This man's wife had been staring dejectedly at the floor the whole time he was speaking. When he stopped talking, she spoke without raising her head. "What he says is true. I'm an awful nag, and I do complain a lot. I just feel so unloved by Jimmy."
When she raised her head, there was anger in her eyes.
"Sometimes he explodes at me, calling me awful names. He'll never pray with me. Sure, he smiles a lot, and he thinks that makes him a great husband, but I know he doesn't really accept me. His smiles always turn into pushy demands for sex; and when I won't give in to him, he throws a fit."
Reflect on this couple and ask the same two questions: (1) What was each partner longing for from the other? (2) What were their strategies for gaining their desires?
Think about one more illustration.
A middle-aged couple--Christians, attractive, talented, financially comfortable, faithful, active church members--admitted that their marriage was in trouble.
"I feel like such a hypocrite," the wife stated. "If you asked the people in our church to list the ten most happily married couples they know, our names would probably appear on every list. We're sociable, we entertain church people frequently in our beautiful home, we sing in the choir together. We really play the role--but our relationship is miserable.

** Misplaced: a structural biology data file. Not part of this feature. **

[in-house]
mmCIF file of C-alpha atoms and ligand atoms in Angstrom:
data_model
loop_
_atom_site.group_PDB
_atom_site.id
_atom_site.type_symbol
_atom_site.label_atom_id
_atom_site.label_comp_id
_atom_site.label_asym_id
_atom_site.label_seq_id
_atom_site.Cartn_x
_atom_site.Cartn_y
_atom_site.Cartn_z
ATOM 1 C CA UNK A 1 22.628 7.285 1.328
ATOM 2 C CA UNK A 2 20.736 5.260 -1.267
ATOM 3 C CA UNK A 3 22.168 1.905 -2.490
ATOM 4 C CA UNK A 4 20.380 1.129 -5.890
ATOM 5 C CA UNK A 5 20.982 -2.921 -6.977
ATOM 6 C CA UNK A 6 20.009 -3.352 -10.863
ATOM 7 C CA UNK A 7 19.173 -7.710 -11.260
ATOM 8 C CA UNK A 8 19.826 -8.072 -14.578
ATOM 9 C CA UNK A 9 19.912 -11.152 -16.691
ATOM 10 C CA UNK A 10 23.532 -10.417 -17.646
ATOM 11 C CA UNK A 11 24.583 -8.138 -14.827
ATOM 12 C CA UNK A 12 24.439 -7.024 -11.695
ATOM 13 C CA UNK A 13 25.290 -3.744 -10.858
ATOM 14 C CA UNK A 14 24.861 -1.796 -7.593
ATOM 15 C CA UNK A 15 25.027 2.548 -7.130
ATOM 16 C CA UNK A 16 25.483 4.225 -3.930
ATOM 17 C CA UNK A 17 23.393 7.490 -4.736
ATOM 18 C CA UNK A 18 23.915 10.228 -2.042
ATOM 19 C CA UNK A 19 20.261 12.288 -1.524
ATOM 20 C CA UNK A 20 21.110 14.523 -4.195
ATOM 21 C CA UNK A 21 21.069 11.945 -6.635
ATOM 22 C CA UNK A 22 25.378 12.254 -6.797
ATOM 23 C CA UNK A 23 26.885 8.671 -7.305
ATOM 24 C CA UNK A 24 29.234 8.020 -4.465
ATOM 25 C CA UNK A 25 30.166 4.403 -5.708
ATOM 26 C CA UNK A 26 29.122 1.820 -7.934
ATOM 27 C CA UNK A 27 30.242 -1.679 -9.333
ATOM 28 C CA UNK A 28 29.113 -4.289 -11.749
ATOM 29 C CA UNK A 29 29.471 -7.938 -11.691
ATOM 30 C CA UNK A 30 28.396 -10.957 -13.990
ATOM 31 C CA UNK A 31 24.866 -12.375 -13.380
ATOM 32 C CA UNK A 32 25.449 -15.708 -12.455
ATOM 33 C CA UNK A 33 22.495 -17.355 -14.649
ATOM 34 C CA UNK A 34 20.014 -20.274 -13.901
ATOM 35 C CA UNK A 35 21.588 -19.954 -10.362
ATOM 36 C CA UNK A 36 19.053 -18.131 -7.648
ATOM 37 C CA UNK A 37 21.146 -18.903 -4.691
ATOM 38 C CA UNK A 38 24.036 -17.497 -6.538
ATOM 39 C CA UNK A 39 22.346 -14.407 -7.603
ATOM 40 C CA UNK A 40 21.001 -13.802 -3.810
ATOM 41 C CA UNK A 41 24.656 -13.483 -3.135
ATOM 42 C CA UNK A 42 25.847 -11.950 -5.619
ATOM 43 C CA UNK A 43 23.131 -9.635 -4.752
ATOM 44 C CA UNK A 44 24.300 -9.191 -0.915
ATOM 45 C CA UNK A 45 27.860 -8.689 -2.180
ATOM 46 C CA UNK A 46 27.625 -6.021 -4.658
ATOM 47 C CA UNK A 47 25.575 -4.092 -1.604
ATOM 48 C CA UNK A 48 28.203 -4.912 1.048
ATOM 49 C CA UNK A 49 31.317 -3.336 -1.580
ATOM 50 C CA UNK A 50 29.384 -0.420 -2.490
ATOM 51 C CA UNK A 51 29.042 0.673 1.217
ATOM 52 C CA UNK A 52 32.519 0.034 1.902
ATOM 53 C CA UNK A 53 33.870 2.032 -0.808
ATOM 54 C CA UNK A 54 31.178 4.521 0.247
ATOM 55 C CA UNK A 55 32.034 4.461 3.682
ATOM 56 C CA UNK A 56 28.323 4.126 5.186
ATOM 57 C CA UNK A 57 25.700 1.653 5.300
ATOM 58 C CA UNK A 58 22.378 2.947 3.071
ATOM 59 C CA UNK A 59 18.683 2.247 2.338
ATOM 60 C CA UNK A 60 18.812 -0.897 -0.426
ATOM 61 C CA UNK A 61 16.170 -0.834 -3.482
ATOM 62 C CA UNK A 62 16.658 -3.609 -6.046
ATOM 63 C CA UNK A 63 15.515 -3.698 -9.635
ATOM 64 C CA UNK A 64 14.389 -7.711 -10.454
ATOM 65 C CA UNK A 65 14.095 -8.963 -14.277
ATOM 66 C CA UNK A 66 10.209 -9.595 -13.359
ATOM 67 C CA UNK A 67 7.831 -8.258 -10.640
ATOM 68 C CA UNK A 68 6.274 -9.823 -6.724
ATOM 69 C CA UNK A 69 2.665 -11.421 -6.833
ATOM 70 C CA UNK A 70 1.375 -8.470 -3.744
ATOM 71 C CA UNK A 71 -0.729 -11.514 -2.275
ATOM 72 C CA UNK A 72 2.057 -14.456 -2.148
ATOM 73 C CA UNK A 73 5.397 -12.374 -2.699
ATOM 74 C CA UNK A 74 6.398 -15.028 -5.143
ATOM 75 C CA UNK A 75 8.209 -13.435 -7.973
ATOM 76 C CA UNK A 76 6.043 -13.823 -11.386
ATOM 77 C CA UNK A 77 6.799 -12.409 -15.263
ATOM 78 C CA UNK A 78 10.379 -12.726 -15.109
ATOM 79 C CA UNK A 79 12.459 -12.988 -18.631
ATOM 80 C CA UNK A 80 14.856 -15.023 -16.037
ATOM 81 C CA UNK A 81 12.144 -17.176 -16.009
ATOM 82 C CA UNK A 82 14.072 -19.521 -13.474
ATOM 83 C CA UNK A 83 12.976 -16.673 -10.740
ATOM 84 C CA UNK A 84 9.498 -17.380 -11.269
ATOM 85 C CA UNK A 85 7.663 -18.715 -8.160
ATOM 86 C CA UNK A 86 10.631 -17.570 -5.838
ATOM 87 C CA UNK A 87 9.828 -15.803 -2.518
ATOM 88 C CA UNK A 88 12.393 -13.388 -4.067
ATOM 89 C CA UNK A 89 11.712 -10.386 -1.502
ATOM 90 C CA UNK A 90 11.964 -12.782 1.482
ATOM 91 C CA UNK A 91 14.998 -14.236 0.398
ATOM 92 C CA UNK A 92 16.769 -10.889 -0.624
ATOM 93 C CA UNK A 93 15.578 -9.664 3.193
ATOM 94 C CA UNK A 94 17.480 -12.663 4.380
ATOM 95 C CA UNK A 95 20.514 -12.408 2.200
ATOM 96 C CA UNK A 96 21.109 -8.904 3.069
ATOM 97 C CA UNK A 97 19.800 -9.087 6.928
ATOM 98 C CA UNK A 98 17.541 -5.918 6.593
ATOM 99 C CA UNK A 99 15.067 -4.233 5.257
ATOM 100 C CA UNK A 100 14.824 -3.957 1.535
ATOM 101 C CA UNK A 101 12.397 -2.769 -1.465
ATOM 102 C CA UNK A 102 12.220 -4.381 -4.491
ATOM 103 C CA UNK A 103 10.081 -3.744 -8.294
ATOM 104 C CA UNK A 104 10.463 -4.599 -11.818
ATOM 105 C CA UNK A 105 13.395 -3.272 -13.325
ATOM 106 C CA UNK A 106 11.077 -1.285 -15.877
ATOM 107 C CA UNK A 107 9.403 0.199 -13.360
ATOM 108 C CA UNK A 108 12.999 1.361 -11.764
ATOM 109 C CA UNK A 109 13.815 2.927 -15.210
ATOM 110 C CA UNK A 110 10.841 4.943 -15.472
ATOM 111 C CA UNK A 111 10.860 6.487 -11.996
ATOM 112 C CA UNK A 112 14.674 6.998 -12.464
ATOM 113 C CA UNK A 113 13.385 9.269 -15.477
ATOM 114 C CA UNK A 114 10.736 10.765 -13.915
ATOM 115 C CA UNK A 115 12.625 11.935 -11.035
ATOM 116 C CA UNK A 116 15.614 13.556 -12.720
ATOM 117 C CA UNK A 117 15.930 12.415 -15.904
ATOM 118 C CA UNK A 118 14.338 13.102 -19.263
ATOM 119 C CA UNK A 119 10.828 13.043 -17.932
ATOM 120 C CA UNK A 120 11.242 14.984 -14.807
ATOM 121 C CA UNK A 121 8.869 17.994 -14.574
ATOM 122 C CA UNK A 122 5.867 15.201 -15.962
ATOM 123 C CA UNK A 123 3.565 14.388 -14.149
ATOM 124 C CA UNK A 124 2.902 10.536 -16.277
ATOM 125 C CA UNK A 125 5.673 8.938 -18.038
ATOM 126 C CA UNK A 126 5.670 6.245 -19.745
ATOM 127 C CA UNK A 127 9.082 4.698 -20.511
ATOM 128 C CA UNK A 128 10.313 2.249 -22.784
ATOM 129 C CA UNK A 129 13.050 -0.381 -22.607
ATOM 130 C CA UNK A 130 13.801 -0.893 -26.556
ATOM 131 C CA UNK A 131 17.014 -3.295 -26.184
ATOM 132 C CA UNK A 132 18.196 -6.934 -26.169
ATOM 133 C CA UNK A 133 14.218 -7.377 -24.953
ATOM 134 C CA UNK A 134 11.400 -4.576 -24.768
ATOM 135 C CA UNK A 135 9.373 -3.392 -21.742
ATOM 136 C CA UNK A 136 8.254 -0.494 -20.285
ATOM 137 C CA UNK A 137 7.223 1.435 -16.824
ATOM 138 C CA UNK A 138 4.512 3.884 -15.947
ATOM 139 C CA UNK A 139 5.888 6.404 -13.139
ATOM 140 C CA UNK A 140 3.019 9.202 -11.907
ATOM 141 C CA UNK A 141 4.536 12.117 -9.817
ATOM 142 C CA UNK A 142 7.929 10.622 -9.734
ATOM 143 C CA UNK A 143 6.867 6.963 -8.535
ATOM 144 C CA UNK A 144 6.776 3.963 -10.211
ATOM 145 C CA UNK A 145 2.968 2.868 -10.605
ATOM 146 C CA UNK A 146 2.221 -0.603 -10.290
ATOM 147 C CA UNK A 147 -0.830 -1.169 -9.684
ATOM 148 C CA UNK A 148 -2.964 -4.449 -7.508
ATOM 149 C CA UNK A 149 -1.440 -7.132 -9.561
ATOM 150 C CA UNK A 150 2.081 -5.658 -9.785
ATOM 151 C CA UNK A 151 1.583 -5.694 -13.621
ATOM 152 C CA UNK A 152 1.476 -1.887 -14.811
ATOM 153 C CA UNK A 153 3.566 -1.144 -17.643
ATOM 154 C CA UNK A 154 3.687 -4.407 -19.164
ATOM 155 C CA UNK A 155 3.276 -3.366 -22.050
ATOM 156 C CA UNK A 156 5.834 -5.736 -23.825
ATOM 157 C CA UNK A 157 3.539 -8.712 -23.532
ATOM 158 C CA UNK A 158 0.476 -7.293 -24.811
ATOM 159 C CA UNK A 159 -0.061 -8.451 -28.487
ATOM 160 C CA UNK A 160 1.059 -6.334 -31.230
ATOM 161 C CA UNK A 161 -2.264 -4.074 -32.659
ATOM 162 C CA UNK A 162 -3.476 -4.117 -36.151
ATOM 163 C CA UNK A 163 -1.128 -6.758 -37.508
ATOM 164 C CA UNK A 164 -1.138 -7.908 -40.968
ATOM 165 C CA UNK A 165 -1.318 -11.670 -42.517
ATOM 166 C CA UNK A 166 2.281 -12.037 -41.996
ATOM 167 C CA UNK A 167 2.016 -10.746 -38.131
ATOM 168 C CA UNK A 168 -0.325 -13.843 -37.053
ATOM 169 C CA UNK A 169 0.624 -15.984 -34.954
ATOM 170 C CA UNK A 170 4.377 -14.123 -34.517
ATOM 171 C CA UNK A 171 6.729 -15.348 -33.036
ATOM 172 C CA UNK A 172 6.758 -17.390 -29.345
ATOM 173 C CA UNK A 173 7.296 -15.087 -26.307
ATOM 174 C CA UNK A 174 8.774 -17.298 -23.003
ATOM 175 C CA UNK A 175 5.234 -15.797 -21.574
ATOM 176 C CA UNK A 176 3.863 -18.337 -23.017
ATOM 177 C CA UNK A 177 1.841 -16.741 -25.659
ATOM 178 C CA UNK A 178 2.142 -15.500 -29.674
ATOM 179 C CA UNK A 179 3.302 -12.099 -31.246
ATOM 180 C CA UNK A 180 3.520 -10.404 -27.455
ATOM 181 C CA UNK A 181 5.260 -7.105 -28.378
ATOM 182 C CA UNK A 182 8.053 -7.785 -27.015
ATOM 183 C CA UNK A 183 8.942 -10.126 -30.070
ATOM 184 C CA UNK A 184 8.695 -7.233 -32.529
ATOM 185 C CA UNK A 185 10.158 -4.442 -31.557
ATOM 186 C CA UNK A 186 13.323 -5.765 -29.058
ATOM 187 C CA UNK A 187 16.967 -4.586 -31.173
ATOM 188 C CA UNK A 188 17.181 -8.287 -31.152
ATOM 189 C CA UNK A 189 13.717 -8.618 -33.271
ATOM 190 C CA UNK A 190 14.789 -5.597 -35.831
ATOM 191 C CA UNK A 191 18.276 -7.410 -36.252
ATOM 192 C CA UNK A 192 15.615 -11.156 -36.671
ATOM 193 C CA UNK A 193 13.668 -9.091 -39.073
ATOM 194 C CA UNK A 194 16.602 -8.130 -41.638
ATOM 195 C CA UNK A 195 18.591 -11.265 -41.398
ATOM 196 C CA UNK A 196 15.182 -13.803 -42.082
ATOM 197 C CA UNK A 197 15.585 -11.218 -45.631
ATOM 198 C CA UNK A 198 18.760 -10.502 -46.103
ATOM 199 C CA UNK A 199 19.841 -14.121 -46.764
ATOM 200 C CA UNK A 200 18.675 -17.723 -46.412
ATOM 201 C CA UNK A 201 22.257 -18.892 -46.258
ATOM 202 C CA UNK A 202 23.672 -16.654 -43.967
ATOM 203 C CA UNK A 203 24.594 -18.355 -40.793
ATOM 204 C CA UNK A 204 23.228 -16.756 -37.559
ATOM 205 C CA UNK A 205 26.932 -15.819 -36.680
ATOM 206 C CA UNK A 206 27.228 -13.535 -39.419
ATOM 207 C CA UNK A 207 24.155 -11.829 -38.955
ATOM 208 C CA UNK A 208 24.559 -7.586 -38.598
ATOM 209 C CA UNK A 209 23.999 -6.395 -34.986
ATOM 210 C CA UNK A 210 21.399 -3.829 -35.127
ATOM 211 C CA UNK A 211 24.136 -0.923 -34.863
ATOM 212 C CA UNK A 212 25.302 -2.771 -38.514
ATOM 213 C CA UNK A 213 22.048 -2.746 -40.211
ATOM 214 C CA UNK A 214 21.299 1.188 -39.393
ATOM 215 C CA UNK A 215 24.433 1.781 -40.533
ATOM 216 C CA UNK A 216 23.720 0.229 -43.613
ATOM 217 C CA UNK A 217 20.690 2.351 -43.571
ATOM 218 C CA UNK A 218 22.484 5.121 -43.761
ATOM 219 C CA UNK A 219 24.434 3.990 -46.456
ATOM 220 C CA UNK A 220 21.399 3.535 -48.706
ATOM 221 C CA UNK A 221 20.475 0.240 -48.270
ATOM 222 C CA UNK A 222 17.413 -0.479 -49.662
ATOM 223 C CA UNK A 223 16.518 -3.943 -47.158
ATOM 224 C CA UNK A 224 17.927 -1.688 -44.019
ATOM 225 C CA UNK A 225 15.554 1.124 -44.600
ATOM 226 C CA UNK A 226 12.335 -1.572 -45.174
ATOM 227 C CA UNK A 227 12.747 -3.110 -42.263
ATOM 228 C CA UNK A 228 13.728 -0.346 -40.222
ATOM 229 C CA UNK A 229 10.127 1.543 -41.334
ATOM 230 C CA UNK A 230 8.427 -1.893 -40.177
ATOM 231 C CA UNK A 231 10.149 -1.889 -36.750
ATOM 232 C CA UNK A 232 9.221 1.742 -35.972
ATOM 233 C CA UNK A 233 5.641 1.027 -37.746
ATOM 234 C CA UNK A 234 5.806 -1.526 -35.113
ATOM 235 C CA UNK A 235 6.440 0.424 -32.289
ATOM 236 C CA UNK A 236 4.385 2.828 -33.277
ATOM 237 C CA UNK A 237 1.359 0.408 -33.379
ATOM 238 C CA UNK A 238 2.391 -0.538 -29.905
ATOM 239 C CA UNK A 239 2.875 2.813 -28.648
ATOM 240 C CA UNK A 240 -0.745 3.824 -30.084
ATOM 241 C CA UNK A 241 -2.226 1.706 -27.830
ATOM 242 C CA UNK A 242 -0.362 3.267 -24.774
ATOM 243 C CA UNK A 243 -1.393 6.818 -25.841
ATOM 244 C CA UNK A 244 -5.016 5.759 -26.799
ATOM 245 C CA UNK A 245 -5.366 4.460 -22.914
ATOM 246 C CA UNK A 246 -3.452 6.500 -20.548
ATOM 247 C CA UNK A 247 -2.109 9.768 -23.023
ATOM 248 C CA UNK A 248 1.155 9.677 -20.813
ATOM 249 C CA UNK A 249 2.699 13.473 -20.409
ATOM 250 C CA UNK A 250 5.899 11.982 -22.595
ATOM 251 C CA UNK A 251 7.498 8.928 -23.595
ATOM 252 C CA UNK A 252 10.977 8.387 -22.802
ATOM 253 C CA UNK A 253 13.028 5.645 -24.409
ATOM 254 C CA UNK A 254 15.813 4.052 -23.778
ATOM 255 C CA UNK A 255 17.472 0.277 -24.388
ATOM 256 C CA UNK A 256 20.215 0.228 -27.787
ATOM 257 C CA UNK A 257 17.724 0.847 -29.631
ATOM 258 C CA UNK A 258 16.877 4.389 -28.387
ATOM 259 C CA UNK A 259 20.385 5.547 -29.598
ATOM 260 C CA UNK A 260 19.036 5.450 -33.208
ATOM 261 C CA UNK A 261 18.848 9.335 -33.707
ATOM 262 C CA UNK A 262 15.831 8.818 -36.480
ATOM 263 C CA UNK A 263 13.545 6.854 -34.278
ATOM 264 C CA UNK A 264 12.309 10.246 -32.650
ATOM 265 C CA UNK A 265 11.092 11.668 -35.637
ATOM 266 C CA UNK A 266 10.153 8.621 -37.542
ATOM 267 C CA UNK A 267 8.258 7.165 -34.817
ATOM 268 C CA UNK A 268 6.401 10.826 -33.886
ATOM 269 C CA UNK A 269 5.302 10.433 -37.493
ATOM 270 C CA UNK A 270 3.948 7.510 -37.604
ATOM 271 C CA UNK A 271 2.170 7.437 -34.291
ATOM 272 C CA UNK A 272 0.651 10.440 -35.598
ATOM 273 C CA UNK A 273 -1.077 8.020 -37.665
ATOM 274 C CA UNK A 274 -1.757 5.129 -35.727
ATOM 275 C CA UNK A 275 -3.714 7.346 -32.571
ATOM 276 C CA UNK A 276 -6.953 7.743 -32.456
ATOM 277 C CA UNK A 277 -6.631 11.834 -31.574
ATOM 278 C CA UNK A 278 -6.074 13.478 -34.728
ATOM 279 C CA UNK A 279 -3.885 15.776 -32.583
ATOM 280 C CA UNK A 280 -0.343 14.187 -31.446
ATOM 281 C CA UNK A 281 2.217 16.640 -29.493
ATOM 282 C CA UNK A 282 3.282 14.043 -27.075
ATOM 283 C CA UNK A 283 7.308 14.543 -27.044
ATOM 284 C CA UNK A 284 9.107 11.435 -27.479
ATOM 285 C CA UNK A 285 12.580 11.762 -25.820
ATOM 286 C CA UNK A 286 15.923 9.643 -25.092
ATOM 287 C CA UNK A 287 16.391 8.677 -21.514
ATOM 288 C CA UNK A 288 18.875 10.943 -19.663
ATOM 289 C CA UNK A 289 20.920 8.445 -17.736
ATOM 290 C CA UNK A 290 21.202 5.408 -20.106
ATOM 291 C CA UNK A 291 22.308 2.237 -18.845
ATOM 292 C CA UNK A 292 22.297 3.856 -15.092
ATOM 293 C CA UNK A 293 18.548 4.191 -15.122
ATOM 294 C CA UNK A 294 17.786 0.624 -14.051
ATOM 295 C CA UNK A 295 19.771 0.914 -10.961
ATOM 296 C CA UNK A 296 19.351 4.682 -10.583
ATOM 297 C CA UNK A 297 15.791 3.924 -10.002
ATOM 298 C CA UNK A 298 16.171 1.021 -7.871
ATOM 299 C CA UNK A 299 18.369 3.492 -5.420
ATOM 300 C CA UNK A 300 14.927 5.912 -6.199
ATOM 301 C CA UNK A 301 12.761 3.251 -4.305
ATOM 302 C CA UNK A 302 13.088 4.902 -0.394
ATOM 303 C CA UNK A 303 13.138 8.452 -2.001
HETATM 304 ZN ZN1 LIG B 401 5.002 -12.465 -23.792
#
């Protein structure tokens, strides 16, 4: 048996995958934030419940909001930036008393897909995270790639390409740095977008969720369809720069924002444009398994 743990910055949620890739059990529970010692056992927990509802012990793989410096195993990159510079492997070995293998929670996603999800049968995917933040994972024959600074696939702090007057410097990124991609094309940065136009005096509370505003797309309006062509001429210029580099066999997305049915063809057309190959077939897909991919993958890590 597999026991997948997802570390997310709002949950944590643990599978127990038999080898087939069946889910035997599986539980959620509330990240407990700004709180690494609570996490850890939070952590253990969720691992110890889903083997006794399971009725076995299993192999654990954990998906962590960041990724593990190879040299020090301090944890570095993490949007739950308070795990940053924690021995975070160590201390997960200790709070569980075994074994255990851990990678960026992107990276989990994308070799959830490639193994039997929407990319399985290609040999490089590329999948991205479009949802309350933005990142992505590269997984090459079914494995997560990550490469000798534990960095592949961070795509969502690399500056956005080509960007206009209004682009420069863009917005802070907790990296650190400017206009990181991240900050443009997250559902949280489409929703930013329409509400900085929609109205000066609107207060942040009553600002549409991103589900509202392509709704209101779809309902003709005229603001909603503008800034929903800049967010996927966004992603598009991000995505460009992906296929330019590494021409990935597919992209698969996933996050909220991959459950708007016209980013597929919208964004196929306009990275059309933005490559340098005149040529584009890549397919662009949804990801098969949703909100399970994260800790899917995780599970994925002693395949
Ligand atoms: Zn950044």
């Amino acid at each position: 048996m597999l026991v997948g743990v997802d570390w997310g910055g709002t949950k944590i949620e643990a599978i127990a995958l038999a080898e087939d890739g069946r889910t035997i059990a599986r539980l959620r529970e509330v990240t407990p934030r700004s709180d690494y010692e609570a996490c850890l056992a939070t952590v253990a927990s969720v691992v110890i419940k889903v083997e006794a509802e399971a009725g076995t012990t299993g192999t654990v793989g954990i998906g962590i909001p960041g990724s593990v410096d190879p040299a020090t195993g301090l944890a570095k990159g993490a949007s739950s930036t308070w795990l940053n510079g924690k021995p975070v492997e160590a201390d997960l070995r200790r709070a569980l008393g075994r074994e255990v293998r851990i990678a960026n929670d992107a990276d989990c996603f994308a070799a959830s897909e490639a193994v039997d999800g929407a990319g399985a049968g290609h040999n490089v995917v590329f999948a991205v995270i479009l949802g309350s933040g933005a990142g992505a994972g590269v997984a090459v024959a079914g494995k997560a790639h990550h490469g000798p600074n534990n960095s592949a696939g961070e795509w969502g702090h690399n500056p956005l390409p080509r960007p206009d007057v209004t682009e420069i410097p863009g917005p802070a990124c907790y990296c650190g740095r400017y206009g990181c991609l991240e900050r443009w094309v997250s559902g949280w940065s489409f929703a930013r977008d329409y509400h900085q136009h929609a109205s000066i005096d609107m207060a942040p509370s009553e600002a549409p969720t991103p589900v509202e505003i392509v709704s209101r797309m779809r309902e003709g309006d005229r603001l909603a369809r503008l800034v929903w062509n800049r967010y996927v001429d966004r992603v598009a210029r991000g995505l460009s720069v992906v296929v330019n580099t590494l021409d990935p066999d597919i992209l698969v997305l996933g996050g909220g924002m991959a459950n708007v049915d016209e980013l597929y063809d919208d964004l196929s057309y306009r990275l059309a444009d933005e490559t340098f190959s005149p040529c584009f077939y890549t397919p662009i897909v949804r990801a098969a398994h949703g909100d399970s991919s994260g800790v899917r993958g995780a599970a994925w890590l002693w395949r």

"We get along--but from a distance. I can never tell him how I really feel about anything. He always gets mad and jumps at me, or he clams up for a couple days. I don't think we've ever had a really close relationship."
Her husband responded, "I don't think it's all that bad. We've got a lot going for us: the kids are doing fine, my wife teaches Sunday school, the Lord is blessing my business. That's better than a lot of--"
I interrupted. "How much do you really share yourself--your feelings, hopes, and dreams--with your wife?"
"Well," he answered, "whenever I try she usually doesn't seem all that interested, so I just don't bother."
"I'd listen if you'd really share with me!" his wife blurted. "But your idea of sharing is to lecture me on how things should be. Whenever I try to tell you how I feel, you always say something like "I don't know why you feel like that.' I think our communication is awful."
Once more, consider the same two questions: (1) What do these emotionally divorced partners want from their marriage but have so far been unable to develop? (2) How are they trying to achieve what they both so deeply desire?
The Need for Intimacy
Let's deal with the first question: What was each of these people seeking?
It is apparent that the flight attendant married in the hope that a relationship of mutual commitment would provide the intimacy she lacked with her live-in boyfriend.
The frustrated husband wanted to feel a sense of oneness with his wife but believed her critical and rejecting spirit was getting in the way. He felt angry with her, much as I would feel toward someone who, after I had gone without food for several days, blocked my path to a table spread with good things to eat. His wife felt unable to give herself warmly to a man who seemed to use rather than accept her. She desperately wanted to be close to her husband, but felt a sense of dread at the prospect of moving toward a man who perhaps didn't really love her.